Comparing Files: Character Encoding

Choosing a Character Encoding


A codepage or a character set is a collection of characters. Historically, characters from different languages have been divided into different character sets, as computers were able to "address" only a limited number of characters at a time. Thus codepages were defined to support specific languages, or groups of languages, with similar writing systems. For instance, codepage 1251 contains characters used in both Bulgarian and Russian alphabets.

Legacy character encodings use the Single-Byte Character Sets (SBCS) or the Multi-Byte Character Sets (MBCS), also known as Double-Byte Character Sets (DBCS). ) SBCS contains 256 character codes, while DBCS are a mixture of single-byte and double-byte characters and can represent up to 65,536 characters.

Modern character encodings such as Unicode use 16-bit character codes to represent most of the characters used throughout the world. Each Unicode index refers unambiguously to a given character. Compared to SBCS, Unicode allows for addressing a considerably larger range of characters. Compared to MBCS, Unicode offers a simplified model for working with text.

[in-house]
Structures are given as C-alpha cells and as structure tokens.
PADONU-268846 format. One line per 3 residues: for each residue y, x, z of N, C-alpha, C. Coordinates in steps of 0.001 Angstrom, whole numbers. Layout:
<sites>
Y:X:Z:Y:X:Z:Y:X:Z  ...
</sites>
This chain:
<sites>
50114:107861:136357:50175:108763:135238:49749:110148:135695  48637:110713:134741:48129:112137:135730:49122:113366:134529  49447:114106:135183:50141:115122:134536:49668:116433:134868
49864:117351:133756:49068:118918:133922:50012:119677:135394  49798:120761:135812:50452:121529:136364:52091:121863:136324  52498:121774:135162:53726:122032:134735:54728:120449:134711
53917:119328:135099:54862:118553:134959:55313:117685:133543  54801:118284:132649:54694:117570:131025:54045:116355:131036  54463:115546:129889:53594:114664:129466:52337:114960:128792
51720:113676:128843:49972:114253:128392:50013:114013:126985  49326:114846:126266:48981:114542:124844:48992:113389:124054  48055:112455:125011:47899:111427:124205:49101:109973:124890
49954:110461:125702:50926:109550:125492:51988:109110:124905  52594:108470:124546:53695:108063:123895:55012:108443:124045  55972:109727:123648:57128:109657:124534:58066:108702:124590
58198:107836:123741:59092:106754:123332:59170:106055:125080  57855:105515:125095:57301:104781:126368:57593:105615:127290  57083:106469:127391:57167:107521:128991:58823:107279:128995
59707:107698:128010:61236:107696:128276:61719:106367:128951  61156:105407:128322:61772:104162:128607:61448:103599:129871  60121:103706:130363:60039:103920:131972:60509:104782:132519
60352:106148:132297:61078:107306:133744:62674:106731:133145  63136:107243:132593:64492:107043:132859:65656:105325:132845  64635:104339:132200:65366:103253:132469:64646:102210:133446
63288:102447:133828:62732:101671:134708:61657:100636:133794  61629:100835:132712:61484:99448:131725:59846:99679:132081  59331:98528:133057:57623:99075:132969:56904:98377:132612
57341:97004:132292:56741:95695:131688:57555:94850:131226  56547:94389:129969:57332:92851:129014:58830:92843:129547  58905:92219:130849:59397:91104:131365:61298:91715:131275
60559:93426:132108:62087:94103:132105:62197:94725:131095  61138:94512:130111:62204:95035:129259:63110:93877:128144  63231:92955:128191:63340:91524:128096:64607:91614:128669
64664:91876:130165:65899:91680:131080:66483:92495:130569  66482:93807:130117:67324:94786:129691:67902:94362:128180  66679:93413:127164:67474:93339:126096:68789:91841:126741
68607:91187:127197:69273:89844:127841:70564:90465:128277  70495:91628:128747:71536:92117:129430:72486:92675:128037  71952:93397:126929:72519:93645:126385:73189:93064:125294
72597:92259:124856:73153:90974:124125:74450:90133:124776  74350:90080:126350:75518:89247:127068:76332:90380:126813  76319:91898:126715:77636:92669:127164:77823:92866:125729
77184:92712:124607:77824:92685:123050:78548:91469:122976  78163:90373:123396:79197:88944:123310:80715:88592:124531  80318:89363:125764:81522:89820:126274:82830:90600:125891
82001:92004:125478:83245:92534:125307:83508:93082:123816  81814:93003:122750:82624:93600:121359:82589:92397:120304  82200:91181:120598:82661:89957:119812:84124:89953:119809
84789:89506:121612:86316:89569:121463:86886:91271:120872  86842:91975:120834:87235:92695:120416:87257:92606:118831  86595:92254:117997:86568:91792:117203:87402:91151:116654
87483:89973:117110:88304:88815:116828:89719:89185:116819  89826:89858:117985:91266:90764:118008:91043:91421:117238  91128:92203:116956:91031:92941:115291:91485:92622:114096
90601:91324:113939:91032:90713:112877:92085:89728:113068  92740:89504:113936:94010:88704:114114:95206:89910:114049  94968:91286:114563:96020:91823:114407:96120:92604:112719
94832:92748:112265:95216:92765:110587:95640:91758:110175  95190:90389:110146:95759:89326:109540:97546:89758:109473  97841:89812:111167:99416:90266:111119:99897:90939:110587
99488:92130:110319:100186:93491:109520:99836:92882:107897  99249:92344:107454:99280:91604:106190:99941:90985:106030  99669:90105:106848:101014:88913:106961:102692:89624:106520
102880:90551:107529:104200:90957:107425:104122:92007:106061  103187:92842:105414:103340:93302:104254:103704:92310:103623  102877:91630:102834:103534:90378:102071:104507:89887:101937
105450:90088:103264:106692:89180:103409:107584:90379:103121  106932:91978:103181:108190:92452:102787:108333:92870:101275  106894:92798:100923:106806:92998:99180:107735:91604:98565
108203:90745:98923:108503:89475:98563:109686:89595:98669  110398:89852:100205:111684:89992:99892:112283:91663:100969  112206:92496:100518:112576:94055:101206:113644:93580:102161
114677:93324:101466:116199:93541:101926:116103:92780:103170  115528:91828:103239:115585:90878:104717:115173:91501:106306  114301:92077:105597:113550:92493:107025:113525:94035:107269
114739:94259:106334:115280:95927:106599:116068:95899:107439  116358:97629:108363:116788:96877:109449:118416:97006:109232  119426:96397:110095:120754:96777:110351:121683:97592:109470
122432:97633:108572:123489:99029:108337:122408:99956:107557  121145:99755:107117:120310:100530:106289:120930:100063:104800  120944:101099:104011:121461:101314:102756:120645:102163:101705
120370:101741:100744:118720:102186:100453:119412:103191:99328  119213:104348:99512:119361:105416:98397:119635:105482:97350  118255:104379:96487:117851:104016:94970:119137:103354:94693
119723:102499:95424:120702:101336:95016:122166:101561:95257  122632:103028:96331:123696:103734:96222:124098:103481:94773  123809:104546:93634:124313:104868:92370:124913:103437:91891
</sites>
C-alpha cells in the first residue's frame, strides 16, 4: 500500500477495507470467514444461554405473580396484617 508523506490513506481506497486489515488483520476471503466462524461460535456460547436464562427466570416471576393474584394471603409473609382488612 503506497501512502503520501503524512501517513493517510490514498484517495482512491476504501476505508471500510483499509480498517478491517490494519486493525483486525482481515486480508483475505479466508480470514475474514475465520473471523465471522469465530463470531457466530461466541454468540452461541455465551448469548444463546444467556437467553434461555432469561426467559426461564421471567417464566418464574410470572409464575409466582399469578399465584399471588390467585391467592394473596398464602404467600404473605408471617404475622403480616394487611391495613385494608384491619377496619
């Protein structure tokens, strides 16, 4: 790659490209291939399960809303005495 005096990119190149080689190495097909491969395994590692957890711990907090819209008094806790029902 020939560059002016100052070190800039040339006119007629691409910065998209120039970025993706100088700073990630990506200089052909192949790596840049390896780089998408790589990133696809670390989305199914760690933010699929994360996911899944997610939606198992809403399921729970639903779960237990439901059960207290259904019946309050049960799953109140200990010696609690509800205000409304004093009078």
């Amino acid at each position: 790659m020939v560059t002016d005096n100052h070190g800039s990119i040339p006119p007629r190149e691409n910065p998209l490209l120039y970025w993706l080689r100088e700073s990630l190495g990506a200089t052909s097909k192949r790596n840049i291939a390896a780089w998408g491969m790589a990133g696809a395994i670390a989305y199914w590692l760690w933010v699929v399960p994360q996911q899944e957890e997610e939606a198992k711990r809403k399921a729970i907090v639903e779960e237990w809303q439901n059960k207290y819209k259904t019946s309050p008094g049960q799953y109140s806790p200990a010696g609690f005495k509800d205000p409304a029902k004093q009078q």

Selecting a Character Encoding

Inherently Unicode-based, DeltaWalker has a built-in functionality for detecting the character encoding of a given text file. Unicode encodings are often easy to detect, thanks to a two-byte leading identifier, while SBCS don't lend themselves well for auto-detection. If a character encoding is detected incorrectly many, or all, characters would appear garbled and unreadable.

In case DeltaWalker is unable to correctly detect the character encoding of a file, you can easily select it from one of several places:

As illustrated on these screenshots, DeltaWalker allows you to select a charset encoding either by the language corresponding to that charset, or by the charset name itself. Note that one or more languages can use the same character encoding, or there could be an encoding without a corresponding language. Therefore when switching from Languages to Charsets DeltaWalker will always map the current language to its corresponding charset, but not the other way around.

The Editing preference page allows you to select the default encoding—language, or character set—for new text files created in DeltaWalker. Unless you overwrite the default encoding in say, the Set Encoding dialog, a new file will be saved on disk with the default encoding.

See Also